Originally Posted by Marvin
Some PCI cards have managed to top this like the OCZ drive around 1GB/s:http://www.youtube.com/watch?v=XRj3EUn9hmo
but 70-80% of all computers shipping can't use them (less than 5% of Apple's shipping machines can use them). Plus, you can see from the following video, the machine will fly along with just 300-400MB/s reads/writes:http://www.youtube.com/watch?v=8EDCvKnJlg0
Faster is always better but when you start talking about launching an app in 0.5 seconds vs 0.25 seconds or saving a 90 minute 1080p ProRes 4444 file in 5 minutes vs 2.5 minutes, it doesn't matter any more.
You are too focused transfer rates, which while important are only part of the equation. For example if the engineer can eliminate SATA logic from the chip set it effectively frees up space and reduces a level of logic between the CPU and the storage device. In the end the system becomes more efficient.
This is especially important as designers will eventually get to a SoC i86 implementation much like Apples "A" series chips. It is far easier to look forward to what is required in future hardware, design minimal chips to support those needs and reap the benefits of new process tech.
For enterprise applications where you want to clone terabytes of data regularly, it makes sense but this is mainly in a server environment, which is not built from standard desktop boxes any more.
Falling back to the enterprise server market makes no sense in this discussion as Apple has zero influence here. There is plenty of reasons to buy high performance systems outside of the enterprise server market, in these markets software grows to exploit all of the hardwares performance. Again it is a question of looking towards the future.
A Thunderbolt port can support a PCI slot so it can support all of the current PCIe devices, just not at maximum throughput in the current iteration.
You are understating just how being a port that does not support maximum through put impacts devices. The fact is TB can't support anything that needs more than 4x bandwidth. It gets worst than that though due to the nature of the serial interface and the potential for multiple devices to be on that bus. TB is a great port but it isn't the last word in performance.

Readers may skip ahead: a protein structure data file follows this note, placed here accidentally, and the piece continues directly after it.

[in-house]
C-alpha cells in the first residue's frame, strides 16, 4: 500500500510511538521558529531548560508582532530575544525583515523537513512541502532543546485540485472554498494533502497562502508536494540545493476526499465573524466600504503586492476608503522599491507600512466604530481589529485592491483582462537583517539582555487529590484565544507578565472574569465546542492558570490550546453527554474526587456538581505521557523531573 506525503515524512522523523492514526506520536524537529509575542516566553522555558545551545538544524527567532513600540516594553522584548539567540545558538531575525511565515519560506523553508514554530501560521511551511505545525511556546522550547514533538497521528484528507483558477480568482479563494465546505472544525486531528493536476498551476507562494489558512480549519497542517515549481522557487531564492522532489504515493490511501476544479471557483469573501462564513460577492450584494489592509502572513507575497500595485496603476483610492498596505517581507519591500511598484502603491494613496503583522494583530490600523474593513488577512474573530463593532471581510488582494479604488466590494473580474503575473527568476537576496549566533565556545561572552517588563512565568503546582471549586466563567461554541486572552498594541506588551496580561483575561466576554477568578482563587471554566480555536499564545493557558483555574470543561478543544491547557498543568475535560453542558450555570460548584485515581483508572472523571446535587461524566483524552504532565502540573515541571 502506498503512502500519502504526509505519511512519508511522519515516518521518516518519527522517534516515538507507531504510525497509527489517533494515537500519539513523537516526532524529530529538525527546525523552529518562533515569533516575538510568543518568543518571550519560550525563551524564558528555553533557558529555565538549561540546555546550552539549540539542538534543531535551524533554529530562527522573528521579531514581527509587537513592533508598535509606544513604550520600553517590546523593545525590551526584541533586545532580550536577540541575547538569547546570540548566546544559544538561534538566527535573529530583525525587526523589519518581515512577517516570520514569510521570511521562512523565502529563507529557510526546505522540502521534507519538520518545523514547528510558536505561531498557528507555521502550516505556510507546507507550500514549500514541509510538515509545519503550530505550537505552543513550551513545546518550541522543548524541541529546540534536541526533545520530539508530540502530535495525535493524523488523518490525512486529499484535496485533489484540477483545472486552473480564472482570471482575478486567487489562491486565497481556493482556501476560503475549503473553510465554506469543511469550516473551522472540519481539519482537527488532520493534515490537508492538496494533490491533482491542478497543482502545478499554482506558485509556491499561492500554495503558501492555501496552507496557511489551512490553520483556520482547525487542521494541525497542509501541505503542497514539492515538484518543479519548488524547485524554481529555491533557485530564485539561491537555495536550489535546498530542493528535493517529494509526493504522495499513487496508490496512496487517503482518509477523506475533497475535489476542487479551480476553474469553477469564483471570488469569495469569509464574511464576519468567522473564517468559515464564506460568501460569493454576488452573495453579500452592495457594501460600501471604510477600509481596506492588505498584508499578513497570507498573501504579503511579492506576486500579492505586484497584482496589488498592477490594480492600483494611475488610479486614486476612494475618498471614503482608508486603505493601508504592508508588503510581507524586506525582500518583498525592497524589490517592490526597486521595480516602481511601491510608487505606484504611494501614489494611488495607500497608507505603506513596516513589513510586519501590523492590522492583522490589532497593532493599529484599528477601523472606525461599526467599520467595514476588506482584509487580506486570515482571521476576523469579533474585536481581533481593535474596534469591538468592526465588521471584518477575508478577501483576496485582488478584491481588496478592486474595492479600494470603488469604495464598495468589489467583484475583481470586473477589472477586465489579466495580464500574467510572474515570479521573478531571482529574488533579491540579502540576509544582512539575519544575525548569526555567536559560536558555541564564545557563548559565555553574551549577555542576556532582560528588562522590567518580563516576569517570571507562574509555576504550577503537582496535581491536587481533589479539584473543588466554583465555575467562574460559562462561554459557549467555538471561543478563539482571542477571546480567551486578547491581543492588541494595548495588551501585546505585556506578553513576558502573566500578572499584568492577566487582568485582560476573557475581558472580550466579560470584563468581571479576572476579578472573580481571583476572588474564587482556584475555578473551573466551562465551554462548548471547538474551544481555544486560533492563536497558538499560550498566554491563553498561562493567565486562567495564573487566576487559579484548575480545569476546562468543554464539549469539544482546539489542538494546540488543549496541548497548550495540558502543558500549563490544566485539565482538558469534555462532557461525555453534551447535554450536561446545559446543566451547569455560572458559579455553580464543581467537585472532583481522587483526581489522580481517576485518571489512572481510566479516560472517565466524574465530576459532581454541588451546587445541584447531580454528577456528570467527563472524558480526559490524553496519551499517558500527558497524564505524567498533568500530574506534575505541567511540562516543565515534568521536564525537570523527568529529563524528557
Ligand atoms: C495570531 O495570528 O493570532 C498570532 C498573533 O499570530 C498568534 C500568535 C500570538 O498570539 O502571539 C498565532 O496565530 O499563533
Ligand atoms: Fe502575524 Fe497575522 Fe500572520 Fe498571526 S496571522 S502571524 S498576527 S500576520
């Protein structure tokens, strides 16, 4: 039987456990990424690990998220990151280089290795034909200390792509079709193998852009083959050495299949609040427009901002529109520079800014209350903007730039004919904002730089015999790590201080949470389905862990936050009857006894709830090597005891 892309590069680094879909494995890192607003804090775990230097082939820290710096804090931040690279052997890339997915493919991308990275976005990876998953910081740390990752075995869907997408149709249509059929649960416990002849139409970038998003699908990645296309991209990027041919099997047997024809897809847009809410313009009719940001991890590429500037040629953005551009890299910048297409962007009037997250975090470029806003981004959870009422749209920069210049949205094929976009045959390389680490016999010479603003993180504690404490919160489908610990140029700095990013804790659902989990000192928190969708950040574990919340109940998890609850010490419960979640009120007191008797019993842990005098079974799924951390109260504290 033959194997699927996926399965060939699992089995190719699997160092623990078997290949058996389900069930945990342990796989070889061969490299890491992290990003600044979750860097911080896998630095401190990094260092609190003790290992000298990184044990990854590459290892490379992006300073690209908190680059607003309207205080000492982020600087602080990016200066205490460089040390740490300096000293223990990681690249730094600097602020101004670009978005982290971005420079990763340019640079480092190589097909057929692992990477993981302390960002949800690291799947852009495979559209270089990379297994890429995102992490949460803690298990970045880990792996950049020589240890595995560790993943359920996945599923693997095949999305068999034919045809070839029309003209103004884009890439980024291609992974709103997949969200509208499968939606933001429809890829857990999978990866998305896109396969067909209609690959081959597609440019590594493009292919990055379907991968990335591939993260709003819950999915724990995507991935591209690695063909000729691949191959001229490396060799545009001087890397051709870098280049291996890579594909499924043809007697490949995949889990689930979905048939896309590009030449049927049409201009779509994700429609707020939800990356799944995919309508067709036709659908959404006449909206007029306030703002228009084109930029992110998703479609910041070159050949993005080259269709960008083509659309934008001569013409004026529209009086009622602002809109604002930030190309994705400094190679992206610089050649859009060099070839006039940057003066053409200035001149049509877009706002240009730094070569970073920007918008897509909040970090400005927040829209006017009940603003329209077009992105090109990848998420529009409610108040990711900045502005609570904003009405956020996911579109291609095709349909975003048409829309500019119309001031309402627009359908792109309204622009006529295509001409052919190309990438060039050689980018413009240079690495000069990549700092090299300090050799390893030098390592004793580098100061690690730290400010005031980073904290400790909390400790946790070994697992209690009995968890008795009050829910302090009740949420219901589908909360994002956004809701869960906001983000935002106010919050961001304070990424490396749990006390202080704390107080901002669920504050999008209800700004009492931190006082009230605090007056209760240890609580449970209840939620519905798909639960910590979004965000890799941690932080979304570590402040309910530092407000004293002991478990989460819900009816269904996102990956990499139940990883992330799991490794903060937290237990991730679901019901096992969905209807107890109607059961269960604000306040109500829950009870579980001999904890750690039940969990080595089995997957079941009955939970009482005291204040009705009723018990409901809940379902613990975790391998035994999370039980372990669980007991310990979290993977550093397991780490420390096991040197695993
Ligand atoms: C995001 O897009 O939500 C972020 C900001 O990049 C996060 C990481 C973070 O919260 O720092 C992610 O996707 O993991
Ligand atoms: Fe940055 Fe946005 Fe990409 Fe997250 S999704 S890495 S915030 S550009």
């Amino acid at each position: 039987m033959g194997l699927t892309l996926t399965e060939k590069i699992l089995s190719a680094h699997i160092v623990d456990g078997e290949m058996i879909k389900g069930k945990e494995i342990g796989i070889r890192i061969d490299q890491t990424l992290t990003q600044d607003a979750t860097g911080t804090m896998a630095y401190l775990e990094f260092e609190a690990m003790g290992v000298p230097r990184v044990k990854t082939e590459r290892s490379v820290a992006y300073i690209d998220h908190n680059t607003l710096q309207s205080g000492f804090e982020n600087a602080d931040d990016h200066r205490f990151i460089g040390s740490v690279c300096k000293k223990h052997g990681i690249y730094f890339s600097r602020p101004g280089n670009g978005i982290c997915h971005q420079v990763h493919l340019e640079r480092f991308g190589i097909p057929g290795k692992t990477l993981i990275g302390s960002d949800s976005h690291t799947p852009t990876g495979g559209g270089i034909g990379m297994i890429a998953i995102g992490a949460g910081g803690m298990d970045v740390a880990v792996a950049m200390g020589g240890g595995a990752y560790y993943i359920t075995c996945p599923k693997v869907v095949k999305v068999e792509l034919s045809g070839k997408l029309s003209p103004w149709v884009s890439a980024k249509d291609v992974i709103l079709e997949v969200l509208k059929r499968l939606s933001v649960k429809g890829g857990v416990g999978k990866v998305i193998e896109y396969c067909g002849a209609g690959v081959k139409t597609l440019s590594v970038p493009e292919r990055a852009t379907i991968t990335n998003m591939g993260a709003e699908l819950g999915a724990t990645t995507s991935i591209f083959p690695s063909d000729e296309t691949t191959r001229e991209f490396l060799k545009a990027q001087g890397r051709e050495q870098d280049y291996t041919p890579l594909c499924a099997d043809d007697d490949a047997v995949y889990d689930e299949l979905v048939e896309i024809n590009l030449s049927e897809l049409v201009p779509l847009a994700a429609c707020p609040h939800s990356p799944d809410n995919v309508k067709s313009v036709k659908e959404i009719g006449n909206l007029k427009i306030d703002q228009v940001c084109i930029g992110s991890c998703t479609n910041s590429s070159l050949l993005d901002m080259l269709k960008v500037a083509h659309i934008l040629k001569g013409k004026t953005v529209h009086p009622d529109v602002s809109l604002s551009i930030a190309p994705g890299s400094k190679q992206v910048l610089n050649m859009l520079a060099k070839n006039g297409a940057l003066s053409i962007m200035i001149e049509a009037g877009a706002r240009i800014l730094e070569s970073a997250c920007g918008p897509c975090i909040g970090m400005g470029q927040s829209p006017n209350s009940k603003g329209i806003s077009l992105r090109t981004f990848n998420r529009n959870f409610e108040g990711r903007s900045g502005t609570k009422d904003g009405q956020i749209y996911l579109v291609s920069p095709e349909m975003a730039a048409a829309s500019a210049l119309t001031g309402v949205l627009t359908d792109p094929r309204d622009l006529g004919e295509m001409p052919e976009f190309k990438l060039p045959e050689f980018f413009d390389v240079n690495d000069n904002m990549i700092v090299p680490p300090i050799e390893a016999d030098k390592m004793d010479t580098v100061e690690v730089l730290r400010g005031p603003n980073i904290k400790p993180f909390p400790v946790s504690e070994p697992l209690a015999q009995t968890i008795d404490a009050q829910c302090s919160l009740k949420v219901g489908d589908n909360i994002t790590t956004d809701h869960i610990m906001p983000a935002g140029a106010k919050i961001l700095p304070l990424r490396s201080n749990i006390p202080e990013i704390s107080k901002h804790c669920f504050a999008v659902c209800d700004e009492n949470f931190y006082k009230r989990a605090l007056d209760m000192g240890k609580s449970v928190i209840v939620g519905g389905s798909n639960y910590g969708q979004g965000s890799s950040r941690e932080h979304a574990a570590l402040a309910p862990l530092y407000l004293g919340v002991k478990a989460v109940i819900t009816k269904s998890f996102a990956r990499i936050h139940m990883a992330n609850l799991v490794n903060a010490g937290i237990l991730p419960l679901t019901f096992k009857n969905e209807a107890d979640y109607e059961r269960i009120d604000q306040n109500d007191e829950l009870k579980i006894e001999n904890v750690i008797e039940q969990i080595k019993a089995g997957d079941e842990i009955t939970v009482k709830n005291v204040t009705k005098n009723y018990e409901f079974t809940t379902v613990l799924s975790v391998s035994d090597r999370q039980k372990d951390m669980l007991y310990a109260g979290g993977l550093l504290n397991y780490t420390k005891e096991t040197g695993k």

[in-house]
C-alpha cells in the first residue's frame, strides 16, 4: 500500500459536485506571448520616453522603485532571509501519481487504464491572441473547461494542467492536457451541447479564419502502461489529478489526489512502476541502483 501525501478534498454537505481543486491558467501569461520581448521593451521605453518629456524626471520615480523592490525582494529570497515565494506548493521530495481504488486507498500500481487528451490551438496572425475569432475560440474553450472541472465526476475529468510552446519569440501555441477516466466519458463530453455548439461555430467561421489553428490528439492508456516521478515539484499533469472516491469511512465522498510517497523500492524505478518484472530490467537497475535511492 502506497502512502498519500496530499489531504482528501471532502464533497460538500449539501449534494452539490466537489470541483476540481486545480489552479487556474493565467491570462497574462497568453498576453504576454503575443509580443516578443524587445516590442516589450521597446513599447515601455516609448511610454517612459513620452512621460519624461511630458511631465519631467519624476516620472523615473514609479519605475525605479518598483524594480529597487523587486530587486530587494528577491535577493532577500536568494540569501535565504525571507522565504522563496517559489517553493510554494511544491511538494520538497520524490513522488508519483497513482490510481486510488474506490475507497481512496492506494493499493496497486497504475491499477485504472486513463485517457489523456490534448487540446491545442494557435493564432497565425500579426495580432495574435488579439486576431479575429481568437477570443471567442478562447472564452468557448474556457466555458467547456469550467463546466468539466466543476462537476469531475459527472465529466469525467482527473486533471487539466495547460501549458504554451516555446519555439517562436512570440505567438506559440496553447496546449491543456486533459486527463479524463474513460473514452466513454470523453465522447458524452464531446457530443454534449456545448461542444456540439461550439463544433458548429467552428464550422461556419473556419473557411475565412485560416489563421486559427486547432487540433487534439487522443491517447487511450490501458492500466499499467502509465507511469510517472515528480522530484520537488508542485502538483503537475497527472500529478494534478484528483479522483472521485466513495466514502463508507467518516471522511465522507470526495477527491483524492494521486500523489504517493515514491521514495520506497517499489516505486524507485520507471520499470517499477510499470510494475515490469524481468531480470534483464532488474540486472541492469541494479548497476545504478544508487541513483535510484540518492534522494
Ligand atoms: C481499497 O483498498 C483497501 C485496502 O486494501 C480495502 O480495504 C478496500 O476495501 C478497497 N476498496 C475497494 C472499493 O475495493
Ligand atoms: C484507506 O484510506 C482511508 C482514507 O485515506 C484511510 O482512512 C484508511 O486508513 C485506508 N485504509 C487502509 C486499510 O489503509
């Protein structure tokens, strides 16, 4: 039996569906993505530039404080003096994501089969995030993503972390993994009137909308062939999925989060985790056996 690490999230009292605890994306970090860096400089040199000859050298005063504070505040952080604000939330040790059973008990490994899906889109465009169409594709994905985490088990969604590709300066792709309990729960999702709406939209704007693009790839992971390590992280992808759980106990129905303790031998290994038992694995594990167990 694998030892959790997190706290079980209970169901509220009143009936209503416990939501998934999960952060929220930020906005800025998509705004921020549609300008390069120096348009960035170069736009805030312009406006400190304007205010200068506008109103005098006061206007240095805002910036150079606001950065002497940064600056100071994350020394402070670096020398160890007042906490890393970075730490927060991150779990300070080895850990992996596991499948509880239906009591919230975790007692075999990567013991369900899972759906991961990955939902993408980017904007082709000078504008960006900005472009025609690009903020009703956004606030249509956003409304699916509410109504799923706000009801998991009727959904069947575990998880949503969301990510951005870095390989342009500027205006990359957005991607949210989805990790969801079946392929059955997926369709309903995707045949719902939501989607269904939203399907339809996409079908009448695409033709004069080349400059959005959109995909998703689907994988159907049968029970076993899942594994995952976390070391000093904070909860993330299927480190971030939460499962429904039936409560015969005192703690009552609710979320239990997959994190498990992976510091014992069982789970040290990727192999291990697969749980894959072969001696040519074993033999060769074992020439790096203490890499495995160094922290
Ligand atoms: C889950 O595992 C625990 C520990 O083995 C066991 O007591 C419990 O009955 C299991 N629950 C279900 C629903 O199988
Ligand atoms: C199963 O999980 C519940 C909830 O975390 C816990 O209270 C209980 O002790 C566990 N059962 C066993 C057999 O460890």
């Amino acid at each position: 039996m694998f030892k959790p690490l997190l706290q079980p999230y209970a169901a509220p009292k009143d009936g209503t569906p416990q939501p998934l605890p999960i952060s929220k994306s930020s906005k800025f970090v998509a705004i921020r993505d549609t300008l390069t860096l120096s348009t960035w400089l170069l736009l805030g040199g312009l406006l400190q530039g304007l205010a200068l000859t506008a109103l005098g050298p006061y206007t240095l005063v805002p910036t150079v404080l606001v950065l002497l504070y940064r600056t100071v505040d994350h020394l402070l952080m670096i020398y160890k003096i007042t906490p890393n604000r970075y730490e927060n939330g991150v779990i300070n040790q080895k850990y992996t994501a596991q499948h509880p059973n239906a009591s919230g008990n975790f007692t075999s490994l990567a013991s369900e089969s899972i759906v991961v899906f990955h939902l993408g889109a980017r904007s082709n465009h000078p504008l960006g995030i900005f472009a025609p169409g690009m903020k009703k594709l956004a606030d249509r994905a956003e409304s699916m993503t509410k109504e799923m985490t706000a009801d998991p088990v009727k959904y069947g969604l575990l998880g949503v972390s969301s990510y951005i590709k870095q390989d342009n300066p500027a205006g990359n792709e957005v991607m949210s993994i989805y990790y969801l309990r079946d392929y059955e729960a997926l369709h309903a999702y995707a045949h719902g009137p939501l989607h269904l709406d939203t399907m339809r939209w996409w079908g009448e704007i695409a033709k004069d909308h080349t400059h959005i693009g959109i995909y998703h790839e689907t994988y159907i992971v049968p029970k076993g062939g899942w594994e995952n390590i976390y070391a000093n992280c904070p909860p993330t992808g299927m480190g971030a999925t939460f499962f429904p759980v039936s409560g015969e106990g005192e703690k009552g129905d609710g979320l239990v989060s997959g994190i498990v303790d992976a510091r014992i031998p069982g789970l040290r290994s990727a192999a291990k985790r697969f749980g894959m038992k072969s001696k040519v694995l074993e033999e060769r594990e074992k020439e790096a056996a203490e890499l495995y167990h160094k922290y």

The sales numbers are going up but the mobile numbers are going up faster so the share is overwhelmingly in favour of mobile solutions. Also, the desktop sales include the Mini and iMac, which use mobile GPUs and Thunderbolt - no PCI slots. Given the price hike, I'd assume Mac Pro numbers are falling.
Apple desktop sales are doing much better than the overall market, that is significant right there. Further I'm willing to bet we have yet to see the impact of tablet computing on desktop sales.
The problem with the Pro is it is simply to expensive for people that need some capability beyond theMini or iMac.
In some ways yes but you can't run a GPU off a USB port nor can you implement a protocol like firewire over USB.
I'm still not convinced that there will be much of a market for external GPUs. FireWire for all intents is dead. Again it is about looking towards the future.
Thunderbolt is entirely functionally different. Consumers wouldn't regard ExpressCard as a faster USB port. It has more similarities now that it can be implemented on devices like external hard drives but when people see high-end audio devices, GPU and PCI solutions, they will be able to see the extra functionality.
All that extra functionality really amounts to faster speeds. In the end most users won't know much more than that. All you really end up with is a new generation of devices.